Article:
Director, Smithsonian Tropical Research Institute
Matthew C. Larsen is the director of the Smithsonian Tropical Research Institute (STRI), a unit of the Smithsonian Institution headquartered in Panama City, Panama. The Institute furthers the understanding of tropical nature and its importance to human welfare, trains students to conduct research in the tropics and promotes understanding of present and past biological diversity by increasing public awareness of the beauty and importance of tropical ecosystems.
Larsen oversees 420 employees, an annual budget of $35 million, research facilities throughout Panama and field sites in Africa, Asia and the Americas. In addition to its resident scientists, the Institute’s facilities are used annually by some 1,400 visiting scientists from academic and research institutions in 50 countries. Visitors include more than 800 students, interns and pre- and postdoctoral fellows. STRI also welcomes upwards of 100,000 visitors per year to four public programs sites.
As director since 2014, Larsen’s primary goal is to facilitate the very best science in the tropics, a biodiverse region whose unique natural resources are under tremendous developmental pressure. STRI’s research addresses a Smithsonian grand challenge: understanding and sustaining a biodiverse planet.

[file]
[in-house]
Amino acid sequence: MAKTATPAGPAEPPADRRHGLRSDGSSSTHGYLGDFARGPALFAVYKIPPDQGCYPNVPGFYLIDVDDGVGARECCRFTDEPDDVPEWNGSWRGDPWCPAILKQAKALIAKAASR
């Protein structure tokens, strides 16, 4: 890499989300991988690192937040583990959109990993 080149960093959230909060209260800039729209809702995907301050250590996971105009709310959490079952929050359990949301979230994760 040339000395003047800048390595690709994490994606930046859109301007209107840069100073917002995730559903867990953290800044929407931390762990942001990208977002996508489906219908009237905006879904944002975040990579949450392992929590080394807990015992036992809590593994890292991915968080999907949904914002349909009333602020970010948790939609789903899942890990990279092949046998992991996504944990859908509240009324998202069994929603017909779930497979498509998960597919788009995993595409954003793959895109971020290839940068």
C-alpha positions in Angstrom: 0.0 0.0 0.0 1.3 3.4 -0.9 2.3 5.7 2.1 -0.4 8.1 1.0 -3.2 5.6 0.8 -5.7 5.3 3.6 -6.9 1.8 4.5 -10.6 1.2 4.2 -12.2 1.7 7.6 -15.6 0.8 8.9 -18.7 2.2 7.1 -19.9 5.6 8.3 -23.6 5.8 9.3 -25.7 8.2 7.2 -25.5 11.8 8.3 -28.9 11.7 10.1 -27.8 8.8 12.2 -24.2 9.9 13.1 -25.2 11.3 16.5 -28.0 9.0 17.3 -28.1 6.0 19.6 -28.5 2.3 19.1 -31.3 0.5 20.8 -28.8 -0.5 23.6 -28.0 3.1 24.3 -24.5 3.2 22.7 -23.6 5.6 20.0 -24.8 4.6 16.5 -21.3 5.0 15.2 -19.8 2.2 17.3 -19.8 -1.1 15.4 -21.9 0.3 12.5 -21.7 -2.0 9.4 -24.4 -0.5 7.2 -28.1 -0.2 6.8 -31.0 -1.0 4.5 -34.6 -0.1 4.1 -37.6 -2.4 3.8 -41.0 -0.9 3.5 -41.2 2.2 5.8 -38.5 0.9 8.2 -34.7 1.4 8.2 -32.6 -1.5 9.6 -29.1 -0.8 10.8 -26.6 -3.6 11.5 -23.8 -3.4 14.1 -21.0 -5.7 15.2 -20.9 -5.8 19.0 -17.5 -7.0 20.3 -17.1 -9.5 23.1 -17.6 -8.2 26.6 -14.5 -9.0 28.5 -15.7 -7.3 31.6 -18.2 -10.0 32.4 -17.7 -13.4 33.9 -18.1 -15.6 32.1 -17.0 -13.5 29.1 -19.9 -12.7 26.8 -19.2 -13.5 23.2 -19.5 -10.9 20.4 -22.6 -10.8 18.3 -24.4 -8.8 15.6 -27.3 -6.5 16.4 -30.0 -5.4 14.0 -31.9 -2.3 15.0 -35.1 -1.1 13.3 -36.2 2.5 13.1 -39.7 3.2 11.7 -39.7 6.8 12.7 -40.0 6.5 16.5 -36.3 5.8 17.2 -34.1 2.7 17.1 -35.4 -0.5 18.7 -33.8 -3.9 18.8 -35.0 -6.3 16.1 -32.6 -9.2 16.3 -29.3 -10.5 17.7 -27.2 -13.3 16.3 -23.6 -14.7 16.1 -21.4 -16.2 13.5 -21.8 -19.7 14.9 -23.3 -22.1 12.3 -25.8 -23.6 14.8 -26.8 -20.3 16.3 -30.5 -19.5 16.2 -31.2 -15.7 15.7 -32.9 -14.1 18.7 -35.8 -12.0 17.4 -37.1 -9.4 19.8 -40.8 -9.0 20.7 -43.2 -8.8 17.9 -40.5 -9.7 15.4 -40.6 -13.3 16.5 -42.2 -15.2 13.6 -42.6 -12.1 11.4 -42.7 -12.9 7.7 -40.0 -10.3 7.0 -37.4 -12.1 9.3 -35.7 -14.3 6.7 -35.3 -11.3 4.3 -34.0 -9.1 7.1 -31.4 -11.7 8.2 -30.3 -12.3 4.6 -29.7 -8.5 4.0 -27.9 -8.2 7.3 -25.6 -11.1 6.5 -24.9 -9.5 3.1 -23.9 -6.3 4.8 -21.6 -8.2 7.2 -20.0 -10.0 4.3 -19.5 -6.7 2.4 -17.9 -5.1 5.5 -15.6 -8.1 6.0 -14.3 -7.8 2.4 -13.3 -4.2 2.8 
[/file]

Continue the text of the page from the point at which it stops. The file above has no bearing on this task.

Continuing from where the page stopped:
For the past 100 years, STRI has received support not only from the Smithsonian, but also from the Panamanian government and people. Larsen’s other top goals are to expand STRI’s contribution of high-quality science to decision makers in the tropics overall, to inspire young residents of the tropics to pursue scientific careers, to explore Panama’s rich biodiverse parks and protected areas and to enhance collaboration with academic and other research institutions in Panama while jointly building scientific capacity in the country and region.
From 2010 to 2014, Larsen was the U.S. Geological Survey’s (USGS) associate director for climate and land use change, where he led science programs focused on climate change, land use change and a national ecological carbon sequestration assessment. In addition, Larsen managed the Landsat satellite program in partnership with NASA and the National Climate Change and Wildlife Science Center. He earned a Bachelor of Science in geology from Antioch College in Yellow Springs, Ohio, and a doctorate in geography at the University of Colorado in Boulder.
In 2003, Larsen worked at USGS headquarters, and in 2005 was named USGS chief scientist for hydrology and led the National Research Program. In 2008, he became the USGS associate director for water, with responsibility for water resources research and assessment programs, including a national network of 8,000 streamflow stations. From 2005 to 2014, Larsen served as chair of the U.S. National Committee for UNESCO International Hydrological Programme. Larsen’s 90-plus publications are in the fields of natural hazards, water resources, climate change and marine geology.
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